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From Over the Seas: Stories of Tasmanian Migrants
The first humans to live here were aboriginals who migrated from mainland Australia about 40 000 years ago. They came via a land-bridge which was inundated when rising temperatures melted polar icecaps causing a rise in sea level. Tasmanian Aborigines lived in unchallenged isolation on their island home until British settlers arrived in 1803.
The British government wanted to create a convict settlement and to establish a new colonial foothold in the region. Convicts had no choice but early free settlers came for many reasons – to flee famine, war, persecution or poverty, to follow family members and to seek opportunities not available at ‘home’. Our newest migrants come for much the same reasons.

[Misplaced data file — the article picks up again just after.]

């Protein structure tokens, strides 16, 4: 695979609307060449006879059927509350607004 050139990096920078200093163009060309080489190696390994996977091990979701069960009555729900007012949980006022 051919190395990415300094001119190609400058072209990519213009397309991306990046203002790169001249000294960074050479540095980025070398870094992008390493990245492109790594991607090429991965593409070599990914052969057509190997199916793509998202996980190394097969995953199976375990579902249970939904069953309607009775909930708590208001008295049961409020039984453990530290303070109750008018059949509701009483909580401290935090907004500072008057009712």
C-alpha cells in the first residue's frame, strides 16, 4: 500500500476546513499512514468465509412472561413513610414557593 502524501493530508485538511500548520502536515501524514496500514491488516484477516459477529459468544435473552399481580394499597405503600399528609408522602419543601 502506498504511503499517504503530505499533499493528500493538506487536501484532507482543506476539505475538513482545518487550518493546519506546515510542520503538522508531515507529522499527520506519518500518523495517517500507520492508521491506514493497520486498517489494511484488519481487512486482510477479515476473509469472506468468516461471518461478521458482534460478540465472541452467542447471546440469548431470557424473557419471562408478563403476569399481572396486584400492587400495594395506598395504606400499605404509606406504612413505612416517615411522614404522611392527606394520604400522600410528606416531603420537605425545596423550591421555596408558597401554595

"Oh my God! It is at the end of the world! And everything is so different. It was like we had been dropped from the moon."
The new Australian emigrant packet-ship 'Ben Nevis'. Illustrated London News 4 sept 1852.
On board ship. Illustrated London News 1849
'E-migration or A flight of fair game'. Lithograph, Alfred Ducote 1832. Tasmanian Archives and Heritage Office.
A Convict Colony
Early Free Settlers
Assisted Migrants and Bounty Schemes
Gold Rush to Depression
World War 2 and Post War Migration
The Journey - by Sailing Ship
The Journey - after Sail
Supported through funding from the Australian Government’s Your Community Heritage Program.
Thank you to all those who supplied information and photographs relating to their personal migration stories.